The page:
The Letters of Horace Walpole, Earl of Orford — Volume 4 eBook

This eBook from the Gutenberg Project consists of approximately 1,055 pages of information about The Letters of Horace Walpole, Earl of Orford — Volume 4.

This is all I have yet to say; for I have had no adventure, no accident, nor seen a soul but my cousin Richard Walpole, whom I met on the road and spoke to in his chaise.  To-morrow I shall lie at Chantilly, and be at Paris early on Thursday.  The Churchills are there already.  Good night—­ and a sweet one to you!

Paris, Wednesday night, July 10.

I was so suffocated with my inn last night, that I mustered all my resolution, rose with the alouette this morning, and was in my chaise by five o’clock I got hither by eight this evening, tired, but rejoiced; I have had a comfortable dish of tea, and am going to bed in clean sheets.  I sink myself even to my dear old woman(43) and my sister; for it is impossible to sit down and be made charming At this time of night after fifteen posts, and after having been here twenty times before.

At Chantilly I crossed the Countess of Walpole, who lies there to-night on her way to England.  But I concluded she had no curiosity about me-and I could not brag of more about her-and so we had no intercourse.  I am wobegone to find my Lord F -* * * in the same hotel.  He is as starched as an old-fashioned plaited neckcloth, and come to suck wisdom from this curious school of philosophy.  He reveres me because I was acquainted with his father; and that does not at all increase my partiality to the son.

Luckily, the post departs early to-morrow morning I thought you would like to hear I was arrived -well.  I should be happy to hear you are so; but do not torment yourself too soon, nor will I torment you.  I have fixed the 26th of August for setting out on my return.  These jaunts are too juvenile.  I am ashamed to look back and remember in what year of Methuselah I was here first.  Rosette Sends her blessing to her daughter.  Adieu!  Yours ever.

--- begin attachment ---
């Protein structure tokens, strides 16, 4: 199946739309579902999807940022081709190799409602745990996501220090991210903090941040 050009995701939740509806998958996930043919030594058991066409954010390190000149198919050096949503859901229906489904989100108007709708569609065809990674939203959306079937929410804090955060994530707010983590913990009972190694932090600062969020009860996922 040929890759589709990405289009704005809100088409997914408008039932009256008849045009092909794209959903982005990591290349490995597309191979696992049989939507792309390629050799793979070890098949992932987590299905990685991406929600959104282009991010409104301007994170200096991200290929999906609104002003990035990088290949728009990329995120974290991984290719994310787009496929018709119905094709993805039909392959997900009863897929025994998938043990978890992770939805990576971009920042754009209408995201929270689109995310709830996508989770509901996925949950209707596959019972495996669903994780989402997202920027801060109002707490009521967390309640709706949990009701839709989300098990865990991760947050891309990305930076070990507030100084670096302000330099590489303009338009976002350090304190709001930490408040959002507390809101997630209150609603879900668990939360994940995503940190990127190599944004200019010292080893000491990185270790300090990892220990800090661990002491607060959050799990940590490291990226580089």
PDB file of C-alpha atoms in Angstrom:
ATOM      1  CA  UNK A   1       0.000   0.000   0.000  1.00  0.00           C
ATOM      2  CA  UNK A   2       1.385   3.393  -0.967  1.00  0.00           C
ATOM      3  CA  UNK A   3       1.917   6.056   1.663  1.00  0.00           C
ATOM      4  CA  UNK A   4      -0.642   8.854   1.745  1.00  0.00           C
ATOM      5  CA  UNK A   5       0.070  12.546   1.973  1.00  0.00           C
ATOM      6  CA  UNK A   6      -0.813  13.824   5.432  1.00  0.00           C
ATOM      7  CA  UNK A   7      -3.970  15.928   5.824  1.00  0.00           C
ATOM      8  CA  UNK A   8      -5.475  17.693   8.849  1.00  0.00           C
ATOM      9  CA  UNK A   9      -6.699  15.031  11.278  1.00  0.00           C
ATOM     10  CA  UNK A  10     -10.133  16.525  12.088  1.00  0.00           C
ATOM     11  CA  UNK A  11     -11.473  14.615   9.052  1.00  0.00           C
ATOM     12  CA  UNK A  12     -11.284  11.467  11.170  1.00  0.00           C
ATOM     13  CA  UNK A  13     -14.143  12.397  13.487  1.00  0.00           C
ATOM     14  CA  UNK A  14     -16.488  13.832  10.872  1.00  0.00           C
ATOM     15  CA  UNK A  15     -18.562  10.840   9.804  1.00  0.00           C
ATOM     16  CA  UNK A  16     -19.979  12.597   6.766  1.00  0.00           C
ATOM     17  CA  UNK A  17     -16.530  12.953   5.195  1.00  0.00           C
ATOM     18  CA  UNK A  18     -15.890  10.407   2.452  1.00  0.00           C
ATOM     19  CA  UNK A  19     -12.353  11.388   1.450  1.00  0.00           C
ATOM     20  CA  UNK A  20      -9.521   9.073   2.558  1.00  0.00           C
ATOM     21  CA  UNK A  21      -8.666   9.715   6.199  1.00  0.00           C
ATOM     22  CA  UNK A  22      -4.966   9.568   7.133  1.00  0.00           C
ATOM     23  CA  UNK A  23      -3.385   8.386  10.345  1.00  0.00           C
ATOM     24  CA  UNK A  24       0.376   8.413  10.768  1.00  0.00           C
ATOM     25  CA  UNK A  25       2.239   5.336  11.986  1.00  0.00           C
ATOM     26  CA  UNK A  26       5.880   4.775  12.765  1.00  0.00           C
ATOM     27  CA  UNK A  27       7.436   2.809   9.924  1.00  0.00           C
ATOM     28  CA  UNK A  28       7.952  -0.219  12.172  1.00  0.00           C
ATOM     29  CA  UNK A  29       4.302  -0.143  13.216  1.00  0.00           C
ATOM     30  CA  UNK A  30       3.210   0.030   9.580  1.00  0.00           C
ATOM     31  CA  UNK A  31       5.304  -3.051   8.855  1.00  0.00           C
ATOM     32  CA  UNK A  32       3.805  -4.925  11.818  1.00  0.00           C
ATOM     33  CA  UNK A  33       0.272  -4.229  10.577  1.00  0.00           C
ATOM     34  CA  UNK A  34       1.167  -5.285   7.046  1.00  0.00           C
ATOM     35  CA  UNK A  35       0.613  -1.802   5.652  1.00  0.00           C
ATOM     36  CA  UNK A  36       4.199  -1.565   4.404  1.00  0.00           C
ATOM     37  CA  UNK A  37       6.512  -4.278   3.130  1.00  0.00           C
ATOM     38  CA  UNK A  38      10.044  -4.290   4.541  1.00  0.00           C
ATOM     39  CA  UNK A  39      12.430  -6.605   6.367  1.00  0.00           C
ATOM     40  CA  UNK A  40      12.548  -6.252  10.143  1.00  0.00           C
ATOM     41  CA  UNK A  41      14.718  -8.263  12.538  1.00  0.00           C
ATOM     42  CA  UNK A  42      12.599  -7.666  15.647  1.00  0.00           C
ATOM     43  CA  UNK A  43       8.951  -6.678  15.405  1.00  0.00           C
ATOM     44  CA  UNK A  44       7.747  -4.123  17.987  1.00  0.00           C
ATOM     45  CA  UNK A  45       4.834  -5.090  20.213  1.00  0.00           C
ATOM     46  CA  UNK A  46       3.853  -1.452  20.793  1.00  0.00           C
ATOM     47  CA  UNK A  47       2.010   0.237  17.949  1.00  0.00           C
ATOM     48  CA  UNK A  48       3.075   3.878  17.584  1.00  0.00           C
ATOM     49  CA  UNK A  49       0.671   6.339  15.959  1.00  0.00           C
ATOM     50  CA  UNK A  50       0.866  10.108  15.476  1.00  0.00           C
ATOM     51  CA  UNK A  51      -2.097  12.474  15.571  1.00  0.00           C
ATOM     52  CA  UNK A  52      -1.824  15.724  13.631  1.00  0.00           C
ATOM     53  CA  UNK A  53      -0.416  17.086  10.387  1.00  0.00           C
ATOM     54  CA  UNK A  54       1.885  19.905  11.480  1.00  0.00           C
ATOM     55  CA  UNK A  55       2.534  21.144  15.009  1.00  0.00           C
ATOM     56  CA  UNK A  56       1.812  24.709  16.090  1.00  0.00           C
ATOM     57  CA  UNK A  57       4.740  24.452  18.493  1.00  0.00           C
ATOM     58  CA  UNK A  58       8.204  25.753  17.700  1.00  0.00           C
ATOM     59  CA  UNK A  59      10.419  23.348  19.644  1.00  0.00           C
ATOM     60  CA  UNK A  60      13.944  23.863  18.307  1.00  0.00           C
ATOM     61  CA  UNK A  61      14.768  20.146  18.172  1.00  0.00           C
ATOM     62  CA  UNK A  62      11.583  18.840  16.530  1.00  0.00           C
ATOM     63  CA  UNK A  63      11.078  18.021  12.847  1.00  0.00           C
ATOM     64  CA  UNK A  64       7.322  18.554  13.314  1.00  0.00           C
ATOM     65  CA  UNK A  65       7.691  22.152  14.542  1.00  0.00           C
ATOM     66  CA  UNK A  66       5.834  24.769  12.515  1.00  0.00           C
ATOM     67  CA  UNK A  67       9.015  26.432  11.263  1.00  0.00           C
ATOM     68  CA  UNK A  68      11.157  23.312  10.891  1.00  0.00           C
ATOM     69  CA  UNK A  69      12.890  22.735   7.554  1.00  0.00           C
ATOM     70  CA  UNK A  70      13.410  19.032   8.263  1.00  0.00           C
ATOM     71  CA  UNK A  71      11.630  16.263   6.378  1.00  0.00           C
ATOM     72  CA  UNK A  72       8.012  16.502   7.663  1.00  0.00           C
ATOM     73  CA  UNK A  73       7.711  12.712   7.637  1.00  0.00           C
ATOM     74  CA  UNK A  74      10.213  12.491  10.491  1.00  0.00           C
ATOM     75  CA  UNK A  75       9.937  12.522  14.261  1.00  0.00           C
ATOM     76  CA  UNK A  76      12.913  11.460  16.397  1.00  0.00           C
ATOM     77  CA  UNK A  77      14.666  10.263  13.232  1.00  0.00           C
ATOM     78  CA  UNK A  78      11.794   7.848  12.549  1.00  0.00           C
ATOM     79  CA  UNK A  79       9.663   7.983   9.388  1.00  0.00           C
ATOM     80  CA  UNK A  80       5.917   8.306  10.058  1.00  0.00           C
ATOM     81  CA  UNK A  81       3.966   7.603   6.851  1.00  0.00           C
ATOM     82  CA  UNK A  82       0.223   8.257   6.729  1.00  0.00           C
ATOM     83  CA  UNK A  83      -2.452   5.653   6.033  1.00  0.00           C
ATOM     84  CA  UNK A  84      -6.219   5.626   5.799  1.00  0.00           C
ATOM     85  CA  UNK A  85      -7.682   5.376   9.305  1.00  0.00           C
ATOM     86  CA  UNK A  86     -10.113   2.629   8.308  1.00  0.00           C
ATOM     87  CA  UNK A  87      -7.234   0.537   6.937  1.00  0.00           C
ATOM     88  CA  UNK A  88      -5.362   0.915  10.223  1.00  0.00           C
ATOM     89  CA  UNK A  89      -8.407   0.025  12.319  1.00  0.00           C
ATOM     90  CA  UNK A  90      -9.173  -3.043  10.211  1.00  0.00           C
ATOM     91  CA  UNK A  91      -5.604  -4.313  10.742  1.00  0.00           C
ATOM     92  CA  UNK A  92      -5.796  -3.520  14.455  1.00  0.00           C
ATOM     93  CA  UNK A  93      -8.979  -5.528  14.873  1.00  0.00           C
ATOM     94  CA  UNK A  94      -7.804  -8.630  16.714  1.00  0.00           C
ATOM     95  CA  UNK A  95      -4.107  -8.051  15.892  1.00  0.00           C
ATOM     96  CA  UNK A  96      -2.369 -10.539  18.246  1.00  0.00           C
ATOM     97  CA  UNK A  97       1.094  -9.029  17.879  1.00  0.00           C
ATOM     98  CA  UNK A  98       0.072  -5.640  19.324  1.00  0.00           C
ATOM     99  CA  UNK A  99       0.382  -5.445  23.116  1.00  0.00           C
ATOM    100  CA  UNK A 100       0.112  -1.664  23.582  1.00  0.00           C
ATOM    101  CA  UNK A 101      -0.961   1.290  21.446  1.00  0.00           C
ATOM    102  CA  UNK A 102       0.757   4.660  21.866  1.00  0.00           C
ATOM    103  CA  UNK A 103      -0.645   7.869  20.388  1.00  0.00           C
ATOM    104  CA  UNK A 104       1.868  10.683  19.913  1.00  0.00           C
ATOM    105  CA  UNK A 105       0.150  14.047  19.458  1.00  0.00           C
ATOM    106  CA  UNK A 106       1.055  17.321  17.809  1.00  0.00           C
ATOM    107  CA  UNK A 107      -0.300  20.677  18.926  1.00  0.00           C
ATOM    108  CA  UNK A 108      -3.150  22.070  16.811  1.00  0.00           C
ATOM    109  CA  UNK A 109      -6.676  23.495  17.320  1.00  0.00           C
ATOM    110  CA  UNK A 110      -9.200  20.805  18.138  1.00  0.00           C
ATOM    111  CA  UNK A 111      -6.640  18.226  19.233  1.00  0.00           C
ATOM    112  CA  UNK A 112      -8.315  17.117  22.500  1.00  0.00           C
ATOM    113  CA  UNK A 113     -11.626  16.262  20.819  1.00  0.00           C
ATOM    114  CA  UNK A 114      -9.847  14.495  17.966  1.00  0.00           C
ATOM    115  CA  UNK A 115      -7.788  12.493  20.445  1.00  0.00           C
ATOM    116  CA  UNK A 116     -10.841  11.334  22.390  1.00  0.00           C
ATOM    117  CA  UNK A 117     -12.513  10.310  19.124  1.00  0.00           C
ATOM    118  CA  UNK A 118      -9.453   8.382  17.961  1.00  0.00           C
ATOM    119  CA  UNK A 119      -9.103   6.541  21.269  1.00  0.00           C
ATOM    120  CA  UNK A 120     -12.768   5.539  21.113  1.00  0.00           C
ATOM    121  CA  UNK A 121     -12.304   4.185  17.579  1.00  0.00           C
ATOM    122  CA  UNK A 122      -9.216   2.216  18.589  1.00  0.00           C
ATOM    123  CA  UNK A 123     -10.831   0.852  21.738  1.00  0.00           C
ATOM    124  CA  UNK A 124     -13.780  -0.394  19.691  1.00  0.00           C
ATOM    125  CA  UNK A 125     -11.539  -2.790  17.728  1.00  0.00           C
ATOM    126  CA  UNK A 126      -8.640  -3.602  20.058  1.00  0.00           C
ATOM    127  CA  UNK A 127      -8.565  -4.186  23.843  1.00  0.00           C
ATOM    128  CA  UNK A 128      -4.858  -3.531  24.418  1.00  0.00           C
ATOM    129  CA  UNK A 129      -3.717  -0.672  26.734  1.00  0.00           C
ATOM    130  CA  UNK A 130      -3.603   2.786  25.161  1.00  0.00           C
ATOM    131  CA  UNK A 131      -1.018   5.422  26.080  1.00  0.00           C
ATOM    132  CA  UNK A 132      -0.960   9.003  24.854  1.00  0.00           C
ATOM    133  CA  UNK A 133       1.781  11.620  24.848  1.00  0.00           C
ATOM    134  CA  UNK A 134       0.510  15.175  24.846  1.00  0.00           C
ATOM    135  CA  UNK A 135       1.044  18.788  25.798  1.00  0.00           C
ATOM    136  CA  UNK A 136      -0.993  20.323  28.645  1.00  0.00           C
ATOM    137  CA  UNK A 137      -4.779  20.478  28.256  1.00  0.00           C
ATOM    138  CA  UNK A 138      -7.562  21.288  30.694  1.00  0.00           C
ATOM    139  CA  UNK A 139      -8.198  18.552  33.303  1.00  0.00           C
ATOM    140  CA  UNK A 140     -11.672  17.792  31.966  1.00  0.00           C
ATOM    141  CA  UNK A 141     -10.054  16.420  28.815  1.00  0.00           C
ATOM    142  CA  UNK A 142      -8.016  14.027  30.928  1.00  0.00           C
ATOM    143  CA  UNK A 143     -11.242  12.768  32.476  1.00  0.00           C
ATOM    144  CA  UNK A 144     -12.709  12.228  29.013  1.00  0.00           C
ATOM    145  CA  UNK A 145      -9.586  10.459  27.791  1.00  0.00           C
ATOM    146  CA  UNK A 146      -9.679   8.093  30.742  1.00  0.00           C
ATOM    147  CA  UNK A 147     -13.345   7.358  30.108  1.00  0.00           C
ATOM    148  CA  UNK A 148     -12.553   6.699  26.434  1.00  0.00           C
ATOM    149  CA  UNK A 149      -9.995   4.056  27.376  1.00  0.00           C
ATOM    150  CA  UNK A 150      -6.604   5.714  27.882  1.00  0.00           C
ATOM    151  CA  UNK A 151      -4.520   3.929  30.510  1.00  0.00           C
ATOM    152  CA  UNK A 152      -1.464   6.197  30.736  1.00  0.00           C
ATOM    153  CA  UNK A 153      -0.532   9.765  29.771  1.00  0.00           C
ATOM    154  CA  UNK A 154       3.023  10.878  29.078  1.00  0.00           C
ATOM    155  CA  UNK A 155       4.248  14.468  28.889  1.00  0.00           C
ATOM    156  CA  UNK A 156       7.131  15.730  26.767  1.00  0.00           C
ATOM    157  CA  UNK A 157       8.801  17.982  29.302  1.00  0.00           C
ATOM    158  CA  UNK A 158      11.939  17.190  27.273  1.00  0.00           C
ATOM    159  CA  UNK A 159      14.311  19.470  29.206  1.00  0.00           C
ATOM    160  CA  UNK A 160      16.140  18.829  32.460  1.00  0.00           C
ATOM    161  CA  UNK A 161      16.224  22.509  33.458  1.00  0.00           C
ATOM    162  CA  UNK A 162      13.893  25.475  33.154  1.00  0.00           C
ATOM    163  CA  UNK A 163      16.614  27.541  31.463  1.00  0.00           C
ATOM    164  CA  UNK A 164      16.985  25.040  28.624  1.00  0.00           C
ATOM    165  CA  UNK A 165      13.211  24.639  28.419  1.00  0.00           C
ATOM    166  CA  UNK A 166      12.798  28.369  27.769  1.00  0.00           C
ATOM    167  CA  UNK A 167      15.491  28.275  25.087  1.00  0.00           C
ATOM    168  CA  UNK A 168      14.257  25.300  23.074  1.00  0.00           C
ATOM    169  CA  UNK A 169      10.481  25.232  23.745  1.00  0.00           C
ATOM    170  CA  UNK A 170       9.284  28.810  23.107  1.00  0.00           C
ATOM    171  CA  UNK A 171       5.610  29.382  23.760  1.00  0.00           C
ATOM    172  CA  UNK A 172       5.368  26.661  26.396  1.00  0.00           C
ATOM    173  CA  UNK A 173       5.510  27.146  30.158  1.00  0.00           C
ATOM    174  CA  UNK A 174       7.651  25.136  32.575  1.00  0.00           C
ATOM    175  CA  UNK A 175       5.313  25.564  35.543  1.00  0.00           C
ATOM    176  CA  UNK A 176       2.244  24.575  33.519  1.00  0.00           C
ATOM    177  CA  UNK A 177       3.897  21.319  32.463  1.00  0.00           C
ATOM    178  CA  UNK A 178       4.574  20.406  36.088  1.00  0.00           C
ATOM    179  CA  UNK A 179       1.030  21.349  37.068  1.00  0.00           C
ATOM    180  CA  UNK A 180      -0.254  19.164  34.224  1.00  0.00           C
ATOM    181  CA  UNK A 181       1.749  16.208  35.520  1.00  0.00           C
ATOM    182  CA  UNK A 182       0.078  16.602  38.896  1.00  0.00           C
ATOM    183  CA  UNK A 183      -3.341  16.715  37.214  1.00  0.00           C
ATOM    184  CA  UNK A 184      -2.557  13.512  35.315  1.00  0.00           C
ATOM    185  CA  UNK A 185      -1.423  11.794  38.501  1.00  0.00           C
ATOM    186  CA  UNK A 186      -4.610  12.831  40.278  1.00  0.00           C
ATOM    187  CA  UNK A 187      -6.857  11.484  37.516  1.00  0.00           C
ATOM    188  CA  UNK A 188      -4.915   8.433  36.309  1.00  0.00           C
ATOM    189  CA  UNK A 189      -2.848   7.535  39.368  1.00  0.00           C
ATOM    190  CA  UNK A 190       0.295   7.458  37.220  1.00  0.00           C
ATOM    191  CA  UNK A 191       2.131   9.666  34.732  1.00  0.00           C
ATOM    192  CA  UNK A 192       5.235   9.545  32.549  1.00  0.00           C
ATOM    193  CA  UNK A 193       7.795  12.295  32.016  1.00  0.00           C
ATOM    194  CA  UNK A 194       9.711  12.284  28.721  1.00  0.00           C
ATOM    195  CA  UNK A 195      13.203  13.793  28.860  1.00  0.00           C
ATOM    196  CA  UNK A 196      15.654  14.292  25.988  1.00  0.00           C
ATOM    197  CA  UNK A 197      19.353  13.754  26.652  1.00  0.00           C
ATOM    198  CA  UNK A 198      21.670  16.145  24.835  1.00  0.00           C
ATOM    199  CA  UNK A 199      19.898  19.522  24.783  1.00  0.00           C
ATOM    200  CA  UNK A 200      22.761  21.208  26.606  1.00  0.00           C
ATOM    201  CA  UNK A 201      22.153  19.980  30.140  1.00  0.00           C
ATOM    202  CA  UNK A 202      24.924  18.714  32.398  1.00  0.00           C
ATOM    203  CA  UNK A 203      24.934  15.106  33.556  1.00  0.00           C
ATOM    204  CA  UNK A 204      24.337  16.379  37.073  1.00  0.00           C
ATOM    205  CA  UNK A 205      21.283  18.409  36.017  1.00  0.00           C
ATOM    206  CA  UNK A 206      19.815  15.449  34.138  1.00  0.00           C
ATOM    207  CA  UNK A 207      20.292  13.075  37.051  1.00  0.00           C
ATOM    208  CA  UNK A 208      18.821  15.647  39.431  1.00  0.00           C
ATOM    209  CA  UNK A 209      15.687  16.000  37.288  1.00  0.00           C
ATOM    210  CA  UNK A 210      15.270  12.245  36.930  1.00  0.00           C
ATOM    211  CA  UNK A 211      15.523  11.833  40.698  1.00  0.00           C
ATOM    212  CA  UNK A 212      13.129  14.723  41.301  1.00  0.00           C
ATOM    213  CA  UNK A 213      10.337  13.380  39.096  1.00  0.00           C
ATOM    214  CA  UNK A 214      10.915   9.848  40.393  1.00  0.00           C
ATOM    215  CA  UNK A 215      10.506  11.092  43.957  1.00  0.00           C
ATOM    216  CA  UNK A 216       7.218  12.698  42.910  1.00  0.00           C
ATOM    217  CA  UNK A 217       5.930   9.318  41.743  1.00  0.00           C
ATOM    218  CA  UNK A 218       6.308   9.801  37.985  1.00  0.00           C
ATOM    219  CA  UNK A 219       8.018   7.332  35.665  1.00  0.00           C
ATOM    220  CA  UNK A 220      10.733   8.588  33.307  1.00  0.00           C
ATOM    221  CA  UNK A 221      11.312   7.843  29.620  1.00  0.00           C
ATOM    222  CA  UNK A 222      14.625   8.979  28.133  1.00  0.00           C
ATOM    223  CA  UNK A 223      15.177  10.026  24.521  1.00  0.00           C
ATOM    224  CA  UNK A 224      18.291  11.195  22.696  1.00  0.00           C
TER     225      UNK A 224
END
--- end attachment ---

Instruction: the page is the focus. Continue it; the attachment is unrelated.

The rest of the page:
(43) Madame du Deffand; who, in her letter to Walpole of the 12th of June, had said, “Je sens l’exc`es de votre complaisance; j’ai tant de joie de l’esp`erance de vous revoir qu’il me semble que rien ne peut plus m’affliger ni m’attrister.”—­E.

Letter 30 To The Hon. H. S. Conway.  Paris, July 30, 1771. (page 52)

I do not know where you are, nor where this will find you, nor when it will set out to seek you, as I am not certain by whom I shall send it.  It is of little consequence, as I have nothing material to tell you, but what you probably may have heard.

The distress here is incredible, especially at court.  The King’s tradesmen are ruined, his servants starving, and even angels and archangels cannot get their pensions and salaries, but sing, “Woe! woe! woe!” instead of Hosannahs.  Compi`egne is abandoned; Villiers-coterets and Chantilly(44) crowded, and Chanteloup(45) still more in fashion, whither every body goes that pleases; though, when they ask leave, the answer is, “Je ne le defends ni le permets.”  This is the first time

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The Letters of Horace Walpole, Earl of Orford — Volume 4 from Project Gutenberg. Public domain.
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